Because we never have run pop-ups/overs/unders or other types now blocked by Google Chrome.
We never have used pop-ups, pop-unders, pop-overs, autoplay audio ads, or any of the other type of ads that take over the screen to one degree or another. Particularly infuriating are the pop-up/over ads that have an “X” that makes you think you are getting rid of it, but in fact you are clicking on it.
Forsaking such annoying ads had its cost since they were the most lucrative. That’s a point I made during our semi-annual fundraisers in explaining the importance of reader donations. (See what I did there?)
I know that a lot of readers use ad blockers precisely because the worst offenders drove the need, something I wrote about in August 2015, You’re killing us – one ad block at a time:
I understand the urge to adblock. There are many big conservative websites I just won’t visit anymore because I’m bombarded with pop-ups, pop-overs, pop-unders, and click pop-ups. And then there are auto-run video ads, in a whole league of horrible all their own. Half the time, my computer freezes.
Adblockers are both a response and a cause of the problem. When fewer people view ads, the need to bombard the people who don’t use adblockers to make up the revenue increases. It’s a vicious cycle.
One way to avoid it is to put up a paywall and hope to drive revenue through a subscription model. Both of those models are of limited success, unless you are a unique media property like The Wall Street Journal.
We don’t use any of the above, and we suffer financially for that decision. We’re not part of a media conglomerate with investors and venture capital. A large percentage of our revenue comes from our relatively non-intrusive advertising.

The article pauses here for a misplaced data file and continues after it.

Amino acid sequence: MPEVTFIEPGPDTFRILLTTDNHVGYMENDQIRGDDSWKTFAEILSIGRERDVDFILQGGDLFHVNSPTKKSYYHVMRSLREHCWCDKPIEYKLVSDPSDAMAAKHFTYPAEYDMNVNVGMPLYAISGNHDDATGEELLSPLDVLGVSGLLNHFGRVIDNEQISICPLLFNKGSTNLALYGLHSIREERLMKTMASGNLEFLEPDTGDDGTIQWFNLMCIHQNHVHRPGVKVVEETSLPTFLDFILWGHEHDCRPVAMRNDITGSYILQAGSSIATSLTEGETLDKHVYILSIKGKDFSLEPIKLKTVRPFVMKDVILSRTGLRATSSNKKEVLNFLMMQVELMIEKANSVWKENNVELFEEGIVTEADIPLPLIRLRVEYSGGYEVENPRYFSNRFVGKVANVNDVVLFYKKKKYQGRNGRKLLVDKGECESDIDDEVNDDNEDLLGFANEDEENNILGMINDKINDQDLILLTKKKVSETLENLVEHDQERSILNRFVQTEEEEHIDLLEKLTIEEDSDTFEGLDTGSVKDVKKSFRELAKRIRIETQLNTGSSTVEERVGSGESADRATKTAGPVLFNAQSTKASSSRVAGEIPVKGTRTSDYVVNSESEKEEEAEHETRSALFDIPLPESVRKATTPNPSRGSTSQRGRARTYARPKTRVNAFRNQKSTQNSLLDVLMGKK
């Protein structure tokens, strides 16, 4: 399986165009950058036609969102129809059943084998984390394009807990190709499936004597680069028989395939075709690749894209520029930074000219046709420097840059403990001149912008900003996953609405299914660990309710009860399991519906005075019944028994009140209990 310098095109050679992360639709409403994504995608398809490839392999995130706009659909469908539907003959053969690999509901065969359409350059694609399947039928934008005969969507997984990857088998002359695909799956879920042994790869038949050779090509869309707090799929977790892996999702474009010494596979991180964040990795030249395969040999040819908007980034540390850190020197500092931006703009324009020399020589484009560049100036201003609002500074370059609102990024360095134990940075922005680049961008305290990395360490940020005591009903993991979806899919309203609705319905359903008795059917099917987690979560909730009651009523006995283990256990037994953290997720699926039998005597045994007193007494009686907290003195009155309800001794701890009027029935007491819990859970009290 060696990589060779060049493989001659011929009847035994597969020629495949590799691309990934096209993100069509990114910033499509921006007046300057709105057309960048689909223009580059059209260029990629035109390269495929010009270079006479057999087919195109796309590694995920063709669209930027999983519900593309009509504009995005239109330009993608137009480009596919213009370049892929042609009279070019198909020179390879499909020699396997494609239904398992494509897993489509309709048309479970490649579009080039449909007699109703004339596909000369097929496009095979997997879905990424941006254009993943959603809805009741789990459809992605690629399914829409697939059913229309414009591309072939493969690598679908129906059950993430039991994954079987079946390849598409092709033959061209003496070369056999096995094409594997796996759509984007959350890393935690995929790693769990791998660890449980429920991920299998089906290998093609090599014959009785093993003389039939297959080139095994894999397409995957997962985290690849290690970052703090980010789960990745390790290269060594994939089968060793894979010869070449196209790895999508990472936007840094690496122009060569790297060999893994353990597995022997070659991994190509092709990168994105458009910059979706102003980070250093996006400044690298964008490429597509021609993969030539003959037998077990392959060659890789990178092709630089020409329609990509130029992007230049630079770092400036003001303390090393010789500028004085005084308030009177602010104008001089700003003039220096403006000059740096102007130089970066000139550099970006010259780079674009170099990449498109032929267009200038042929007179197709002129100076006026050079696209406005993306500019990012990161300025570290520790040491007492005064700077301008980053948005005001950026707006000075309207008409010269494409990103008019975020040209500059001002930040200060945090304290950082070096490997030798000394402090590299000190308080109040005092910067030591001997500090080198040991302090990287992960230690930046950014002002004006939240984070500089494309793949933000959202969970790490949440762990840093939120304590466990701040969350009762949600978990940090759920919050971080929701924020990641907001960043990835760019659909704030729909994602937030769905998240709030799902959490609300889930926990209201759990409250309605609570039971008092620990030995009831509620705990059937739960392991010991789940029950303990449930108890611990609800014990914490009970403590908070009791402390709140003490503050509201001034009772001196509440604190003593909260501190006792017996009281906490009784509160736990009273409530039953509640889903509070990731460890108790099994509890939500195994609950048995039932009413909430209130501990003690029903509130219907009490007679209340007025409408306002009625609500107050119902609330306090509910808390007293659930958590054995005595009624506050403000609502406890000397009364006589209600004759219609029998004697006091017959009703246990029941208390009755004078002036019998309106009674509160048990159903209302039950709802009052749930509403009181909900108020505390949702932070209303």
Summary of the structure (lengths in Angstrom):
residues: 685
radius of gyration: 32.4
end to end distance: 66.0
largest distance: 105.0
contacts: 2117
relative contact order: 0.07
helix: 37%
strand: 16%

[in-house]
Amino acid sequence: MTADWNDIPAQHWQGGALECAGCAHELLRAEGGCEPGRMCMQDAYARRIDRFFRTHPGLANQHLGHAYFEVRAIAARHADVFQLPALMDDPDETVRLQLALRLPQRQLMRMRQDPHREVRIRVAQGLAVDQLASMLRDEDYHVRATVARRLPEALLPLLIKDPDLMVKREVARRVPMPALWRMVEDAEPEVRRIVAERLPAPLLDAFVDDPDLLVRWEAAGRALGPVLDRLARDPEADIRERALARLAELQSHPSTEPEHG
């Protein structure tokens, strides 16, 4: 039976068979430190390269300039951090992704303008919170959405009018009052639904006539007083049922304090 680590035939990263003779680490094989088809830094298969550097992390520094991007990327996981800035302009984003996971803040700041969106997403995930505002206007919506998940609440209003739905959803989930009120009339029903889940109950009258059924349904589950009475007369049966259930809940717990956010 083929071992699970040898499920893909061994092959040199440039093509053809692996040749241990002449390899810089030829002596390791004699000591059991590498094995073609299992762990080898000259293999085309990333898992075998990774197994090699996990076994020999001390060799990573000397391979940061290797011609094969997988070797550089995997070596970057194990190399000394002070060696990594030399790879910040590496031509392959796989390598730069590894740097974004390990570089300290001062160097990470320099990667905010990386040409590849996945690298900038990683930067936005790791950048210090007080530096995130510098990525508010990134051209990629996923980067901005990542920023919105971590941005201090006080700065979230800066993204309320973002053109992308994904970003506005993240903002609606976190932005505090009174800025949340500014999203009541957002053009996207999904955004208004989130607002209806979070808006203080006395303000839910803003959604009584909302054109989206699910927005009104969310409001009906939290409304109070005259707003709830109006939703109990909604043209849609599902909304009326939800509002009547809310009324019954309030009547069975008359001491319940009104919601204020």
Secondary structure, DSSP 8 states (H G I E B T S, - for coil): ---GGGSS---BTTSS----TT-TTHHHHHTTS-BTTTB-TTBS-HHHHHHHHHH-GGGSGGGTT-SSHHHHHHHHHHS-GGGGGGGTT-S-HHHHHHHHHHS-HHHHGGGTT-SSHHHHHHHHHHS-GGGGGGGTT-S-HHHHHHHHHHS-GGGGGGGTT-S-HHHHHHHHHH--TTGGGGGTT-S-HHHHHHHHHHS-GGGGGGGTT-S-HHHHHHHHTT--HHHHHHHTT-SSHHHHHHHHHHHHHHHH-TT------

We (I) would just like not to lose money. When you block our ads, it has a greater impact on us.
Some *good* news.
You no longer will need to use ad blockers to avoid the annoying ads if you use Chrome:
Starting [last] Thursday, Chrome will block the following on desktop: ads that take over the browser, pop-up ads, autoplay videos with sound, and large sticky ads that take over the bottom of the screen and don’t move.
On mobile, ads that will be blocked include those with flashing animation, ads displayed before the content is loaded, and full-screen scroll over ads.
But the company said it won’t block all ads, only those deemed most intrusive by researchers at the Coalition for Better Ads. Over 40,000 people took part in surveys to determine the worst offenders.
CNET provides this graphic:
Wired explains that running annoying ads that get blocked by Chrome can affect all ads on the page:
Google is essentially blacklisting sites that violate specific guidelines, and then trying to filter all ads that appear on those sites, not just the particularly annoying ones.
The NY Times notes Google’s self-interest in preventing the necessity for more comprehensive ad blockers, which would hurt Google:
But Google did not become the creator of the world’s most popular browser and a dominant advertising force by running its business in a manner that did not serve its own interests.
With the Chrome update, the company hopes to come out ahead by lessening the temptation of web users to install more comprehensive ad-blocking software. In other words, Google is betting that ridding the web of especially intrusive ads will render it more hospitable to advertising in general — and more profitable for advertisers and Google itself….
Chrome will not block ads that run before videos on sites like the Google-owned YouTube, for example. Such ads, which can be blocked by Adblock Plus, lay outside the scope of the recommendations made by the Coalition for Better Ads.
We’re okay with all this. Because we never used the type of ads blocked by the new Chrome feature.
And we pass the test:
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